That action forced the asking of the 3rd question. “Who do I say that I am?” The real issue at that moment was, as it is today: Who is in charge? If we call Jesus the Christ, we give up the right to define for him what that name means. We hand him the authority to name himself. Peter tried to behave like the big shot who gives his money away to endow some showy thing or other and then raises a fit if his name isn’t engraved at the top of the program for the annual meeting. Peter acted more like a patron than a disciple. Like us, he wanted to do what God himself would do if only God were in full possession of the facts.
Through Peter, Satan tempted Jesus to think that God’s anointed one could avoid suffering, rejection, and death; that God’s rule can mean power without pain, glory without humiliation, election without service. Satan’s agent in this tempting pattern of thought was Peter, whose thinking was human, perfectly understandable, a devilishly good idea. But wrong.[2]
The task of discipleship is not to guide, protect, or possess Jesus, but to follow him. Answering “Who do you say that I am” we must eventually ask what his being the Christ means for our discipleship.
Peter, for all his brashness and faults, was out ahead of most of us. He could begin to see the writing on the wall. If Jesus was the Christ, and if they were his disciples, and if even the Christ was going to be called on to suffer, to give up his life so that others might have life, well what would that mean for his followers? Could they be called upon to do less? He could see coming what Jesus was about to say, and he tried to block him. But Jesus would not be deterred from his faithfulness to his calling. And so, the inevitable logic of what they had been hearing bore fruit in Jesus’ next statement, which was made not only to the disciples, but to the multitude and, ultimately, across the centuries to us: “If any would come after me, let them take up their cross and follow me.”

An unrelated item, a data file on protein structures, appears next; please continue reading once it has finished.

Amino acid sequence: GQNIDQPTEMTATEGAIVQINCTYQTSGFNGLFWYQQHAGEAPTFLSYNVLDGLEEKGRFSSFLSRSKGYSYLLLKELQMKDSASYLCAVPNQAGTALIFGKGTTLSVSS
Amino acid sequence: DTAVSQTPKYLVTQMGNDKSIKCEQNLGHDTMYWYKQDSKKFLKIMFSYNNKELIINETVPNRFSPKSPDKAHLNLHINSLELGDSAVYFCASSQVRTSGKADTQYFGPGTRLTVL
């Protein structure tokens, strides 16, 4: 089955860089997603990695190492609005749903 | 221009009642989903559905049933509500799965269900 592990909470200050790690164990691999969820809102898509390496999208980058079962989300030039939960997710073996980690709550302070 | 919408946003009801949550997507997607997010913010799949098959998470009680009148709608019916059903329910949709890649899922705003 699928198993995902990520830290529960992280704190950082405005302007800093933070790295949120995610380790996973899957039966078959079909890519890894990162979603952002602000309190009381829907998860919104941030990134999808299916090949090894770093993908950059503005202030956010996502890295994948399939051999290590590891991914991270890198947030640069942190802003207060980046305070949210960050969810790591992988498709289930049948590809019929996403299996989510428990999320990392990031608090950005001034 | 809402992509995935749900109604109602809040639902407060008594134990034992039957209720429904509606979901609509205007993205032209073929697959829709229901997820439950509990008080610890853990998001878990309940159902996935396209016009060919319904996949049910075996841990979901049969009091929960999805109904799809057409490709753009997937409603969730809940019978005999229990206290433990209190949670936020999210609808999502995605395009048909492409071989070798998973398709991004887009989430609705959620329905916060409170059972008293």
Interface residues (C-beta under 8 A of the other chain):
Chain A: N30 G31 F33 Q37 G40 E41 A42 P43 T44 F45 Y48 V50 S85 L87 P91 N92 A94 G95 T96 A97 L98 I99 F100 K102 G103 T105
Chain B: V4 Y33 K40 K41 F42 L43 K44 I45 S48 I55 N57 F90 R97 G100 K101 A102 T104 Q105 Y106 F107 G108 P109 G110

This statement might strike us as familiar, but it ought never to lose its impact for a people accustomed to humming along when Frank Sinatra sang, “I did it myyyyy waaaaay.” What statement of autonomy is more familiar to a parent experiencing the fresh grief of an empty nest than a child’s declaration: “It’s my life!” Jesus’ words fly in the face of all these assumptions about whose life we are living. He says that no one has the capacity to raise the price that would buy his or her life as a secure possession.
 “Whoever is ashamed of Jesus now in the common pressures of life will feel the shame of Jesus in the end, when those who wanted to save themselves stand before the One who did not.”[3]
Finding comes through losing, living comes from dying, I find out who I really am by discovering who Jesus is, the way to fulfill myself is to set self aside. The call of Christ then, as now, was filled with such paradoxes.
Jesus’ words are a challenge to any group or person, no matter whether conservative or liberal, religious or atheist, believer or doubter. To churches that doze along in a comfortable pew piety, Jesus’ call is clear to get up, take up a cross and follow on the hard way; to those who occupy themselves telling people to “get saved,” Jesus offers a rather stern warning about a preoccupation with saving one’s self; to radical movements for liberation, Jesus warns against identifying the assertion of any group’s economic and political agenda with the self-emptying work of the kingdom; to those who because of self-interest are opposed to movements to free people, Jesus issues afresh the challenge of self-denial.
Not everyone who responds is a plastic saint, either, but often is simply the woman whose self-interest is set aside in order to rear a houseful of homeless children, or the man whose devotion to his mentally ill wife is the one constant in her life, or the neighbor who sets aside her own plans to lend a hand in the church school, or the one who offers the cup of cold water to the thirsty stranger.
I Gotta Be Me may well be the anthem of the self in every age. Jesus is also concerned for self-fulfillment. But his way is more challenging, and, ultimately, more fulfilling: “Whoever seeks to save his life will lose it; but whoever loses his life for my sake and the gospel’s will save it.” Shall we wear the cross or the crown? In the end, it must be both.
Copyright © 2012 Robert J. Elder, all rights reserved

[1] Saint Mark, D.E. Nineham, p. 224.
[2] This paragraph thanks largely to Lamar Williamson in his commentay Mark, p. 153.
[3] Ibid. p. 155

Monday, September 10, 2012

A Vintage Tale

A Vintage Tale

copyright © 2012 Robert J. Elder, Pastor
Twenty-second Sunday in Ordinary Time
September 9, 2012

Mark 12:1-12

A man planted a vineyard,
put a fence around it, dug a pit for the wine press,
and built a watchtower;
then he leased it to tenants and went to another country.

Whose vineyard is it, anyway? It’s a question put by Jesus – by means of a parable – to those who questioned his authority. Isn’t a parable an odd sort of way to address a question about authority? Maybe. But I’m guessing, since it’s Jesus doing the teaching, not in this case.